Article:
Mendelssohn: Complete Chamber Music for Strings Vol. 1 - Mandelring Quartett

Mendelssohn: Complete Chamber Music for Strings Vol. 1 - Mandelring Quartett

Audite  92.656

Stereo/Multichannel Hybrid

Classical - Chamber

Felix Mendelssohn Bartholdy: String Quartet in E flat major Op. 12, String Quartet in A minor Op. 13, String Quartet in E flat major (1823)

Mandelring Quartett

Following their successful complete recording of the fifteen string quartets by Dmitri Shostakovich, the Mandelring Quartett on audite now embark on their next extensive recording series: Mendelssohn - The Complete Chamber Music for Strings, including the Octet and the two Quintets (together with the Quartetto di Cremona and Gunter Teuffel), presented on four SACDs in total. The first volume of this new series features a youthful work by Mendelssohn as well as the early master works, Op. 13 and Op. 12.

Even if Felix Mendelssohn composed far fewer string quartets than Haydn, Beethoven or Schubert, they nonetheless embody a musical romanticism that appears in Novalis' Hymns and Eichendorff's Novellas: a whispering within nature, at times with dramatic agitation, permeated by deeply felt chants. And even the quartet in E flat major, written by the fourteen-year-old pupil of Carl Friedrich Zelter, the Berlin composer and consultant to Goethe, implies that Mendelssohn would imaginatively maintain the musical legacy.

This legacy had one name, first and foremost: Ludwig van Beethoven. Following his death in 1827, Mendelssohn composed his first mature quartet, Op. 13, which explores Beethoven's formal ideas but, entirely romantically, places the song "Ist es wahr?" at its centre. This work, as well as its successor, the quartet Op. 12 (the chronology of publication is the reason for the reverse numbering), proves to be formally highly advanced and reveals Mendels­sohn as a sophisticated musical narrator - a facet which also attracted criticism from his contemporaries.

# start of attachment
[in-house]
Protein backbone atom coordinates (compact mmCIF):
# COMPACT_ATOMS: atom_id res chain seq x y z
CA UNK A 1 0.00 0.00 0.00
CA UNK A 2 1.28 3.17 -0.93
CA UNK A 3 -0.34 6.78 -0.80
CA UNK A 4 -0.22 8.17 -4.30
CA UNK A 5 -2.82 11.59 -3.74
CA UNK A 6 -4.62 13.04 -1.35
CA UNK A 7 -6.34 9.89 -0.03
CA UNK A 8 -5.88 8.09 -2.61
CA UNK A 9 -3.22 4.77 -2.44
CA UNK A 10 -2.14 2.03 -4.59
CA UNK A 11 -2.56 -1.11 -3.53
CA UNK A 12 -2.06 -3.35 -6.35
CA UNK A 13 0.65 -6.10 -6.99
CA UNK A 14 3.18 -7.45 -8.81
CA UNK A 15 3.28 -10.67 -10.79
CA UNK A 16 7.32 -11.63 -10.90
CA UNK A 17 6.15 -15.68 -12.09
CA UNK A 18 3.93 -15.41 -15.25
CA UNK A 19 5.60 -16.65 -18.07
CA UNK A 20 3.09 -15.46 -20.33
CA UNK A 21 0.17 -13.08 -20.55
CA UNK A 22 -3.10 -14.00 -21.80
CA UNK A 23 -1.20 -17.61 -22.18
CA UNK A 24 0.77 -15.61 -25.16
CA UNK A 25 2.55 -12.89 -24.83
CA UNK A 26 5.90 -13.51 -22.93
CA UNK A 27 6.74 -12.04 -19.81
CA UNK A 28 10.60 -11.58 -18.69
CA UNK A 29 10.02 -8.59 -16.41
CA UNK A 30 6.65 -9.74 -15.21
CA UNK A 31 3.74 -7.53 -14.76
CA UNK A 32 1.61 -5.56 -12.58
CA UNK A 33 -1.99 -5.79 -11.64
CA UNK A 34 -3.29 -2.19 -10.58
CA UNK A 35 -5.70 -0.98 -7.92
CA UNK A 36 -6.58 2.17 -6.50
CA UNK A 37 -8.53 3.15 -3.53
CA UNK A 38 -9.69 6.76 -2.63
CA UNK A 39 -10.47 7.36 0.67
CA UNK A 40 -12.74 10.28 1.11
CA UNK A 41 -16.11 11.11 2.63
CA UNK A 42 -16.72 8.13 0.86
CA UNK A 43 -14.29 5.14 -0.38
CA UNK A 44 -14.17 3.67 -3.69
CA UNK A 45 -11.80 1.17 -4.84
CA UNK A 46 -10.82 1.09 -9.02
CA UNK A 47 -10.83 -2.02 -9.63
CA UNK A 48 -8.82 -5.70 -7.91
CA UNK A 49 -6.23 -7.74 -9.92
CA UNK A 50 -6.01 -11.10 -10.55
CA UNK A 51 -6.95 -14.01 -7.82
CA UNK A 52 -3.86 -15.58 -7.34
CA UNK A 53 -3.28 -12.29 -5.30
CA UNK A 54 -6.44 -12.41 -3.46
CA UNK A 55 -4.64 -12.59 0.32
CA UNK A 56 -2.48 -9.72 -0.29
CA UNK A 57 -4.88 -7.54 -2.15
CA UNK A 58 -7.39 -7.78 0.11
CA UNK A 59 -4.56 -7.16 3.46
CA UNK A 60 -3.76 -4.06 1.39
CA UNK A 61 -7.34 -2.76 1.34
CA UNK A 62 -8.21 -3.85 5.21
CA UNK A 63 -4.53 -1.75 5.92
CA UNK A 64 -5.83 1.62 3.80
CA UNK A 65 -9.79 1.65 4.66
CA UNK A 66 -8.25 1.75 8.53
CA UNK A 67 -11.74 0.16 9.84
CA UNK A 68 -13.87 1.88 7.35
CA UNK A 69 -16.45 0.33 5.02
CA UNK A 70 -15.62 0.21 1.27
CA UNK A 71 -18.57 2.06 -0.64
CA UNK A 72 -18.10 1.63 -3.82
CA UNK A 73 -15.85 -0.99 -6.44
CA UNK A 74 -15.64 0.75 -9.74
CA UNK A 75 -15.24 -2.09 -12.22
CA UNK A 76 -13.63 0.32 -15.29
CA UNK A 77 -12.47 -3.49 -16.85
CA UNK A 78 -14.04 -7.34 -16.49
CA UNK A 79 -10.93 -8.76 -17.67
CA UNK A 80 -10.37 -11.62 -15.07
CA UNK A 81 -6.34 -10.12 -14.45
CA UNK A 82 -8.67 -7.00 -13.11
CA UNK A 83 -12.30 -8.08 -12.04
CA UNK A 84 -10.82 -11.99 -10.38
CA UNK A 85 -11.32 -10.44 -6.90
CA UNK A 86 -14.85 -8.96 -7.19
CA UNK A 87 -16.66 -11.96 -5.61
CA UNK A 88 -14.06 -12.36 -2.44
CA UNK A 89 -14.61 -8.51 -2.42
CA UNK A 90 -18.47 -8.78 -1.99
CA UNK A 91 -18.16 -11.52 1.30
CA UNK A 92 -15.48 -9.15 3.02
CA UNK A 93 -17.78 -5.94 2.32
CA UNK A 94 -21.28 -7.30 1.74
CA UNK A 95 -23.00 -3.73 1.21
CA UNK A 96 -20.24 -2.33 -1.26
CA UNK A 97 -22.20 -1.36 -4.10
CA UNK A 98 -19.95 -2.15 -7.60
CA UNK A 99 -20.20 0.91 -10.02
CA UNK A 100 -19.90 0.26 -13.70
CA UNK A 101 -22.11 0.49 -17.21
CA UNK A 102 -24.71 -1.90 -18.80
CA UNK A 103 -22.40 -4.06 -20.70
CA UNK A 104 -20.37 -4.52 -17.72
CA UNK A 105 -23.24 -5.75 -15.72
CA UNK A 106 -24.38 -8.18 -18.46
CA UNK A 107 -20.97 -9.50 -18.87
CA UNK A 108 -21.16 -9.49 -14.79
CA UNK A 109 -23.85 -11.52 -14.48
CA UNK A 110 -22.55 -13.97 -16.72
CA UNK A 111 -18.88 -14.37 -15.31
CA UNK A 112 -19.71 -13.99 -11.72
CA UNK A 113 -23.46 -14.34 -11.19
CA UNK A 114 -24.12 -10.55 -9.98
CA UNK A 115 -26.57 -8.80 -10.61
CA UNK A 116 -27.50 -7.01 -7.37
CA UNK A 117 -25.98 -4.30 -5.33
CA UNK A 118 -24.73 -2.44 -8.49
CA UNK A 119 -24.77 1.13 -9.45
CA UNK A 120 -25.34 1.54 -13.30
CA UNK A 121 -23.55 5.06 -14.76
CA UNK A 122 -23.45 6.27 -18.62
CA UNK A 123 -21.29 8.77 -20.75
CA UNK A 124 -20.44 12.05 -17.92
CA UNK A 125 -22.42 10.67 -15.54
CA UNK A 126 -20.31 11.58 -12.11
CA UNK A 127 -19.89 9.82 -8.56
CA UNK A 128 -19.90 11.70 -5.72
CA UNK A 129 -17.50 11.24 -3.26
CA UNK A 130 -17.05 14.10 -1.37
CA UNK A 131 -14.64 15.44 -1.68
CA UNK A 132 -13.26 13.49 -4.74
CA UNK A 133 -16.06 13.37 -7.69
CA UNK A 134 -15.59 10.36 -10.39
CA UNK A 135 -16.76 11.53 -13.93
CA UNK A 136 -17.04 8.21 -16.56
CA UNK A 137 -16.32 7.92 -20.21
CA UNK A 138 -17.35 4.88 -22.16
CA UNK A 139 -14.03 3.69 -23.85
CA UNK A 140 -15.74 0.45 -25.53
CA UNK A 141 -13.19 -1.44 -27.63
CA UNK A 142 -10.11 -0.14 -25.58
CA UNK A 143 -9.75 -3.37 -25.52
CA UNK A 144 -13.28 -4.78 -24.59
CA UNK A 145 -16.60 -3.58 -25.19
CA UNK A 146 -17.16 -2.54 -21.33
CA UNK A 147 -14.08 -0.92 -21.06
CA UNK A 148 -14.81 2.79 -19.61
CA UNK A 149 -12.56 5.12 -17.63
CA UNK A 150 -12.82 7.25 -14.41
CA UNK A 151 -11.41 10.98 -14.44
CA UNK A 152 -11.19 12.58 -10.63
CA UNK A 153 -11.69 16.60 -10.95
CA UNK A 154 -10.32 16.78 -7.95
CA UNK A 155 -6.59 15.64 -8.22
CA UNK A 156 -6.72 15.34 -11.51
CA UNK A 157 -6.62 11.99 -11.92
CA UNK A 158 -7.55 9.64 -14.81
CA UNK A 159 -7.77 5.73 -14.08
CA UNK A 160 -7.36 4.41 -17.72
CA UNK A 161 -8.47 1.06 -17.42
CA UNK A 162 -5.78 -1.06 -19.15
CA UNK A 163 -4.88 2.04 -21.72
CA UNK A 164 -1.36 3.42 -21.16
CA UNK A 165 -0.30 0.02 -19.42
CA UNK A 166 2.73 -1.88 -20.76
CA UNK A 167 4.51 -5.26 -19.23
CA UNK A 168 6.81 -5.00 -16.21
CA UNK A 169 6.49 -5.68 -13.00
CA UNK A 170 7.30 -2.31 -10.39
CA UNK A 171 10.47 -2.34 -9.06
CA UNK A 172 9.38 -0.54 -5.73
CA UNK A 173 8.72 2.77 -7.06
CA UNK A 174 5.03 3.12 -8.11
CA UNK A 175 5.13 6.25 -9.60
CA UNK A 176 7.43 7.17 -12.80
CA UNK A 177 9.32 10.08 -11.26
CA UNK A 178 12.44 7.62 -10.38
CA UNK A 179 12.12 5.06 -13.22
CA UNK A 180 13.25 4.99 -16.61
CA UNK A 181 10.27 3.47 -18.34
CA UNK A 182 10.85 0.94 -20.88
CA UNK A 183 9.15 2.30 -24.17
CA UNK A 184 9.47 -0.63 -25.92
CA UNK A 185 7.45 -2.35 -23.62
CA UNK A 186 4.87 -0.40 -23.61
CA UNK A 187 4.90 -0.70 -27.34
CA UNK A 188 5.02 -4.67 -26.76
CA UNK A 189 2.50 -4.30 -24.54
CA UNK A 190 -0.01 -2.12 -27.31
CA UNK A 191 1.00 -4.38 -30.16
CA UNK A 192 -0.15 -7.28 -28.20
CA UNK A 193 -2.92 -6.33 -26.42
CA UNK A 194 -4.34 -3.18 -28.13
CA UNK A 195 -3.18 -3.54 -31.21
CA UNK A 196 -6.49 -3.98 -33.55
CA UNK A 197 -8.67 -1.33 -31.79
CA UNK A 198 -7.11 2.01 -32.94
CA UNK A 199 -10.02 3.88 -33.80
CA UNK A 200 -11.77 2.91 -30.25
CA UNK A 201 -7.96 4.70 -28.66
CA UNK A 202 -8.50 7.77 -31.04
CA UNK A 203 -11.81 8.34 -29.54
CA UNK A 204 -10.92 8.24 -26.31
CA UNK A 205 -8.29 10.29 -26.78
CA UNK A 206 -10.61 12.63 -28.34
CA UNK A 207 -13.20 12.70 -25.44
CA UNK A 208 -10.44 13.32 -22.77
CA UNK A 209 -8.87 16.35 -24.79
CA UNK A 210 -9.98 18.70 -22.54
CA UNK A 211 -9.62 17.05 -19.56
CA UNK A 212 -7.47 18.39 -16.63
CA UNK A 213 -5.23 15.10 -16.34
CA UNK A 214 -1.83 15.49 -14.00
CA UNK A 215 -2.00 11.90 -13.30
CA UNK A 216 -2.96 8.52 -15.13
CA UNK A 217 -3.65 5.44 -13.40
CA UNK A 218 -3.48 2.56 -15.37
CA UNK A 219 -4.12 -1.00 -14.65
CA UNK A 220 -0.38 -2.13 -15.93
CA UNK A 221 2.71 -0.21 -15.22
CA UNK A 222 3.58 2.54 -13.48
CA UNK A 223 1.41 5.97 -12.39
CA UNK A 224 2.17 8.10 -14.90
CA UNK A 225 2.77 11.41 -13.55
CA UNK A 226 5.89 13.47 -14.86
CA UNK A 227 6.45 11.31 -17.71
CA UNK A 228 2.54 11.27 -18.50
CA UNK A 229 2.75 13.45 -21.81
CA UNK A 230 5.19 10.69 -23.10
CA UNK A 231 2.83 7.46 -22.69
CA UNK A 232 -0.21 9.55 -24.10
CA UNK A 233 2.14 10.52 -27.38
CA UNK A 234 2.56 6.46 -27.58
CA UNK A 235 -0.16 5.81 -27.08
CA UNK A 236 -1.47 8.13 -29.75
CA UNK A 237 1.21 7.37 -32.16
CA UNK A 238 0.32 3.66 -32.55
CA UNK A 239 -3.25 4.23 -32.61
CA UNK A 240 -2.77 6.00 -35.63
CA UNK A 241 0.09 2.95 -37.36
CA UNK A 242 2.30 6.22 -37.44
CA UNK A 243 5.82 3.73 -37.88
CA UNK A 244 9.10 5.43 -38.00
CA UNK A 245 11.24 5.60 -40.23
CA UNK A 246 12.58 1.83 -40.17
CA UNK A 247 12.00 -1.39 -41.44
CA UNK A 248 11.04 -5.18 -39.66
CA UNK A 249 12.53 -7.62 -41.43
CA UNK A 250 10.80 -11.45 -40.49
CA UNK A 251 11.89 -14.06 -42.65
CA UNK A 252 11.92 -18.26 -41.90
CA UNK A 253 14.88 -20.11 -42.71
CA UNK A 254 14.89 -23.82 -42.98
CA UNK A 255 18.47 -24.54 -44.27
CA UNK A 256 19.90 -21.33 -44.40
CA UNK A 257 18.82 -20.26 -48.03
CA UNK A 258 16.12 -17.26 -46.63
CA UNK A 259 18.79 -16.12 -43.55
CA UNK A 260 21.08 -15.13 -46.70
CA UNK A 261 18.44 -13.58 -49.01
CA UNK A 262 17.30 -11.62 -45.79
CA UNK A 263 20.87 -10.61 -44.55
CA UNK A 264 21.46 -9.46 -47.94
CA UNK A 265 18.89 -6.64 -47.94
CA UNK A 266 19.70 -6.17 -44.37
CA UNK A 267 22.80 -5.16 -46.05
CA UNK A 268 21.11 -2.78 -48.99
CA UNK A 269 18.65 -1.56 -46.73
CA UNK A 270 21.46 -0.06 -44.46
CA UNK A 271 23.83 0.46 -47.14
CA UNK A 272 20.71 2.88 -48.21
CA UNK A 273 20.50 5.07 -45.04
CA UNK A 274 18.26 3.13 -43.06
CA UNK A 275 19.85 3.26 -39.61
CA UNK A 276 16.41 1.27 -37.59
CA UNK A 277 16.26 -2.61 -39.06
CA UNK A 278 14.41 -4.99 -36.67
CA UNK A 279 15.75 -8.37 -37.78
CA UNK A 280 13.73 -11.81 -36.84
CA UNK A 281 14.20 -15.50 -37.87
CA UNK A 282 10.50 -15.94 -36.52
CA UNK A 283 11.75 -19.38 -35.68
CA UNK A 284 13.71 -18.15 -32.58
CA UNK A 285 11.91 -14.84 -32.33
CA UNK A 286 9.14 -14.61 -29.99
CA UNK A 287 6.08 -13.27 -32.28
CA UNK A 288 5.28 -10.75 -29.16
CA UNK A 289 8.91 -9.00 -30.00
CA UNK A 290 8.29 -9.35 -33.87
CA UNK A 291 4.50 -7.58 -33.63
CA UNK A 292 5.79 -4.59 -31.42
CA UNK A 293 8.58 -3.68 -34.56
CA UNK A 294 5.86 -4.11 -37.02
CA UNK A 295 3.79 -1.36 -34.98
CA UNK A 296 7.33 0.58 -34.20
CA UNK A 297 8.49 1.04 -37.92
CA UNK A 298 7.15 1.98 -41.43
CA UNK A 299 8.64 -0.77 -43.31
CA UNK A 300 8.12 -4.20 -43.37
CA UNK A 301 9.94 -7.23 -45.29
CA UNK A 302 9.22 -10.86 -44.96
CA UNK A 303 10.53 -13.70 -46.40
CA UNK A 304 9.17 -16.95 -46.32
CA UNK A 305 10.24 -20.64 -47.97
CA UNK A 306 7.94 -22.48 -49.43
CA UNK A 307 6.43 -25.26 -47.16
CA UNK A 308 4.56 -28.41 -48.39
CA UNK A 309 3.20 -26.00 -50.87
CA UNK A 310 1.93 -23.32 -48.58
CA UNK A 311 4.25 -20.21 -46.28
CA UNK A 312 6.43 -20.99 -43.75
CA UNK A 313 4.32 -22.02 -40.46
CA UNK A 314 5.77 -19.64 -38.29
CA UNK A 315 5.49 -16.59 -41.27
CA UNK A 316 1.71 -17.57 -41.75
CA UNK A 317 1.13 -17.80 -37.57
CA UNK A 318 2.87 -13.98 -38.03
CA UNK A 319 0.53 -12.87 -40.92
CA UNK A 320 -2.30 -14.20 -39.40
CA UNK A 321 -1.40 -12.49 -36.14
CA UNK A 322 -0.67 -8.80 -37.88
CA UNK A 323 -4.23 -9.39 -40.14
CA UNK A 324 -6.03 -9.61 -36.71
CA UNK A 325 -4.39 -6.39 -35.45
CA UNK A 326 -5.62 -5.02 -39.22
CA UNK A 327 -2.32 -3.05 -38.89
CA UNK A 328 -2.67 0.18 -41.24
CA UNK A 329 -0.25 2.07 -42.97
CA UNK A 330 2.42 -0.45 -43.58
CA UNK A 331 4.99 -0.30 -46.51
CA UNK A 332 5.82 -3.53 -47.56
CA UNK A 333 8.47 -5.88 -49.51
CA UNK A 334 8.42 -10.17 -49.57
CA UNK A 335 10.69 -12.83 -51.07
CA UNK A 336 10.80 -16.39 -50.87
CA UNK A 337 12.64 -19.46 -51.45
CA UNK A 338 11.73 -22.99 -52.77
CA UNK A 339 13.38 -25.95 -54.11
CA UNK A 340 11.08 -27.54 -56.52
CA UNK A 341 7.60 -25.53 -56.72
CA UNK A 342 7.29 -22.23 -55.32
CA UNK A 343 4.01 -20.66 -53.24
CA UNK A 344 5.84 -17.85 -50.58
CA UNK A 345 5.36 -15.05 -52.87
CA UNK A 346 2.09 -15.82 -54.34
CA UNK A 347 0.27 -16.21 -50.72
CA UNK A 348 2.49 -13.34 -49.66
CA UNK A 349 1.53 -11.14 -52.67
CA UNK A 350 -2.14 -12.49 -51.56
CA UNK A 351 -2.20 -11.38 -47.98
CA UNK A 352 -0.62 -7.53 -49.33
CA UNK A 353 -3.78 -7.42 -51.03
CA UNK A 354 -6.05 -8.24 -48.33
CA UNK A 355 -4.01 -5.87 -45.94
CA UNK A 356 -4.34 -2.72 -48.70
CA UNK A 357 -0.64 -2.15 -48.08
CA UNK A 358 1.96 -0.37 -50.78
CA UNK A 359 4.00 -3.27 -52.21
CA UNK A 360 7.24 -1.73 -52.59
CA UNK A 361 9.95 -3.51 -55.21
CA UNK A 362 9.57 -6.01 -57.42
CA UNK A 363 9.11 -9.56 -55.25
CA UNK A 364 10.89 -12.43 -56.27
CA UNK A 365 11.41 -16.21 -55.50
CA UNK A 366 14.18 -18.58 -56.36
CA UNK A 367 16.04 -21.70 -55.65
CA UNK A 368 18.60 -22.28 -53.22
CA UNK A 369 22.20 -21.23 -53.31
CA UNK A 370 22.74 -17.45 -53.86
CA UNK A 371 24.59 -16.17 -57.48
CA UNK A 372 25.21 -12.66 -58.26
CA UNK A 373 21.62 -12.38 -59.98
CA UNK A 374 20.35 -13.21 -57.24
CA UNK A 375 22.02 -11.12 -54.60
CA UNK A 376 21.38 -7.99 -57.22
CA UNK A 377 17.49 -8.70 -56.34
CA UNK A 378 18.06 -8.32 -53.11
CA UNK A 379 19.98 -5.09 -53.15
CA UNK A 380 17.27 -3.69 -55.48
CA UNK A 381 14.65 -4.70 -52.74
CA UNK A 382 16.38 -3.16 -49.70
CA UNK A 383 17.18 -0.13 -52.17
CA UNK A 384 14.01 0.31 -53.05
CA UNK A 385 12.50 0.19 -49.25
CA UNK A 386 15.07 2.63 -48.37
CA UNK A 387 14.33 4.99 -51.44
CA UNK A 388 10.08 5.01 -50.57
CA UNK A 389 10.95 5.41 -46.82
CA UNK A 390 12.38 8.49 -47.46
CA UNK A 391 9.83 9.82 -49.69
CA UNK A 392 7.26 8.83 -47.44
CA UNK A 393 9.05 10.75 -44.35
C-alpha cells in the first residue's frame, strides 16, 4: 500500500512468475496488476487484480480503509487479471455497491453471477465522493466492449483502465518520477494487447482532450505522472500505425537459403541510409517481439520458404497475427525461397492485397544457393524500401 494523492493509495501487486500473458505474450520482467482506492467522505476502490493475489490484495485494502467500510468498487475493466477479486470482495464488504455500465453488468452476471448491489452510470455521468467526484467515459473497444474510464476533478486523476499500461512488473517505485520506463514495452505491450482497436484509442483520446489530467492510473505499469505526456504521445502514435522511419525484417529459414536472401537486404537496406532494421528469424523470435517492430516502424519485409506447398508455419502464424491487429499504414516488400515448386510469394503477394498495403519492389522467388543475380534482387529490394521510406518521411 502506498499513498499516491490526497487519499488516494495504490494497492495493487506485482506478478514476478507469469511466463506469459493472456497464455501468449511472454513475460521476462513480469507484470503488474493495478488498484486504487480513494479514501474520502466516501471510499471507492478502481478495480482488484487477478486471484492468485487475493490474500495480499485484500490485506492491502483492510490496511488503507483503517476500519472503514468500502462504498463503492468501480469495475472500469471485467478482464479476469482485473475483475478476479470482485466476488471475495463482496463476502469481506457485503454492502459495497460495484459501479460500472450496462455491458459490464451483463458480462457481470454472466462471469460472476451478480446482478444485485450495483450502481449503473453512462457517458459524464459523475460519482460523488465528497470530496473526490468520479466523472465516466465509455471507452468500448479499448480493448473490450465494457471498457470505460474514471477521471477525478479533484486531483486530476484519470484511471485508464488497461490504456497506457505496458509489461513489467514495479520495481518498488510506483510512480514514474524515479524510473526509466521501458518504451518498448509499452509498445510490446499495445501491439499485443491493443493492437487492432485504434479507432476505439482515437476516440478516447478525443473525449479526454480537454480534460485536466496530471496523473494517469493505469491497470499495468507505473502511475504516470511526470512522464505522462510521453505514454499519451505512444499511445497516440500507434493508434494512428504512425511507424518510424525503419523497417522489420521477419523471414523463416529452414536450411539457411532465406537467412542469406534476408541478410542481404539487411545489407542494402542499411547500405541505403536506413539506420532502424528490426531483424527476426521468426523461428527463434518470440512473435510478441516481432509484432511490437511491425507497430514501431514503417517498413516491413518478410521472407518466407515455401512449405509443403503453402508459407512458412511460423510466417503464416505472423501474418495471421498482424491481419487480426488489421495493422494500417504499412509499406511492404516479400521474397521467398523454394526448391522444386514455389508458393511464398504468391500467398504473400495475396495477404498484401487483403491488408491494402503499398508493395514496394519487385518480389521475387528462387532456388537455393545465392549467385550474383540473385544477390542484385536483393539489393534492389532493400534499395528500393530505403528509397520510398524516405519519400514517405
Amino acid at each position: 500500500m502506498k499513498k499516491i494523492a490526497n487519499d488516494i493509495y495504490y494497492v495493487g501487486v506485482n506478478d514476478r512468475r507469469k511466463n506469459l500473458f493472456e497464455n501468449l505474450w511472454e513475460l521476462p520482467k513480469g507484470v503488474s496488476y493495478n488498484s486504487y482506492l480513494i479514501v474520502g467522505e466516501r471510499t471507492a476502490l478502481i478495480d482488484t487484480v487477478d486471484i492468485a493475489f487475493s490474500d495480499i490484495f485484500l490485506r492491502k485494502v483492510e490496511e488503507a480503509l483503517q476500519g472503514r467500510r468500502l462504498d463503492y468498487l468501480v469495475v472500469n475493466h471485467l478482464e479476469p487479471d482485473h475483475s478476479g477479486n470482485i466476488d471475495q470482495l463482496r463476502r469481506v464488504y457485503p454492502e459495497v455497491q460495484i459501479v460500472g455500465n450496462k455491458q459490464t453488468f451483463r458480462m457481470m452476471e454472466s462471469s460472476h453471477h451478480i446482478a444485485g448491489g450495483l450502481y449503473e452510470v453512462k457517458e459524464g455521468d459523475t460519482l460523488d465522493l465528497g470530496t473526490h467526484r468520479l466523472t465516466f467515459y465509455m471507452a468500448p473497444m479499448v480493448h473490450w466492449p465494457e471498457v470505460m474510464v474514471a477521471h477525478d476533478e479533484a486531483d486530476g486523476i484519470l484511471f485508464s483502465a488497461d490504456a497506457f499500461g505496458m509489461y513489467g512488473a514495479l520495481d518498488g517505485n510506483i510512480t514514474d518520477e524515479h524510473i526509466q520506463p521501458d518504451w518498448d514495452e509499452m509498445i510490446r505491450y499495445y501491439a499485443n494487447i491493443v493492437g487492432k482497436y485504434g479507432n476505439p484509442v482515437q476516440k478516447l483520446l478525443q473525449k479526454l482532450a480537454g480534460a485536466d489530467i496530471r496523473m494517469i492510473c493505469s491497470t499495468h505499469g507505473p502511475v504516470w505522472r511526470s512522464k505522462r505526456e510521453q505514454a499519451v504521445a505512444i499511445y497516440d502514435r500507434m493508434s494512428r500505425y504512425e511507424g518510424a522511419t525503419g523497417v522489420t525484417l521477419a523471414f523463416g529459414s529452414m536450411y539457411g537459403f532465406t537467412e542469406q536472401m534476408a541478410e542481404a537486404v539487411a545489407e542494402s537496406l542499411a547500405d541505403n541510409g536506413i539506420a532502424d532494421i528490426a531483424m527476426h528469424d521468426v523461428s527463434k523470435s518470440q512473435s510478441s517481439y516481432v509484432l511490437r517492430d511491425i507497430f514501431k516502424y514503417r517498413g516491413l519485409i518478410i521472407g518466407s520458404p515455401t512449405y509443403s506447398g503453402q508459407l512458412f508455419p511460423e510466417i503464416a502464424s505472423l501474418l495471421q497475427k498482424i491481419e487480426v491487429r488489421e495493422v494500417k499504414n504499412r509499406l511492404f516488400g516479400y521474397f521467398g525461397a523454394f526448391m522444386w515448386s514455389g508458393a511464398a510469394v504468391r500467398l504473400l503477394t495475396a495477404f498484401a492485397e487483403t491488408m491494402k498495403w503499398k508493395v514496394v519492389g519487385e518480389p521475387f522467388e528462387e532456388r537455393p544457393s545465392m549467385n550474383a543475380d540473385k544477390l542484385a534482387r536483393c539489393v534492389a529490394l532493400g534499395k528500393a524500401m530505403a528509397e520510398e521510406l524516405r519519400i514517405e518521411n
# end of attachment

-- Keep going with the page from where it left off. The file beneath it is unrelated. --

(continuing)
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Reviews (1)

Review by John Broggio - August 20, 2012

As the title indicates, this is the first volume in a projected cycle of all Mendelssohn's string chamber works (including the quintets and octet) to be presented on 4 discs.

The present volume includes the first two numbered quartets and closes with the early quartet completed when Mendelssohn was barely 14! As correctly mentioned in the notes, all three works pay tribute to Beethoven's contributions to the genre and there are many audible melodic devices employed that tip Mendelssohn's hat firmly in the direction of the older master. The playing is predictably fine, tempo choices always finding the right level of movement or stasis; this is perhaps is best illustrated by the second movement of Op. 12 where the Allegretto has just a delightful bounce before the "piu mosso" section takes wing in the best Midsummer Nights Dream mode. Especially in the slow movement of Op. 13, the whole ensemble get to demonstrate their ability to spin a lyrical line with ardour and restraint simultaneously & show little sympathy with many of the aesthetics of the HIP movement. This leads neatly to the one area that some may quibble about: the Mandelring's seating is unequivocally mid-C20 (vln 1 - v1n 2 - vla - vc; left to right) and some of the interplay between the two violin parts is inevitably downplayed. The observations of the dynamic markings are scrupulous and add greatly to the excitement as they seem to be able plumb ever greater tonal depths at either end of the dynamic spectrum. Perhaps most impressive of all is the respect shown by the Mandelring's for the unnumbered quartet of 1823, which although written some 2 years prior to the great octet shows the rapidly growing style of the young Mendelssohn. They play it with the same professionalism and joy that characterises their other performances.

Audite's sound is good; full yet clear with easy location of the players possible.

Recommended if one is not a die-hard HIP fan.

Copyright © 2012 John Broggio and


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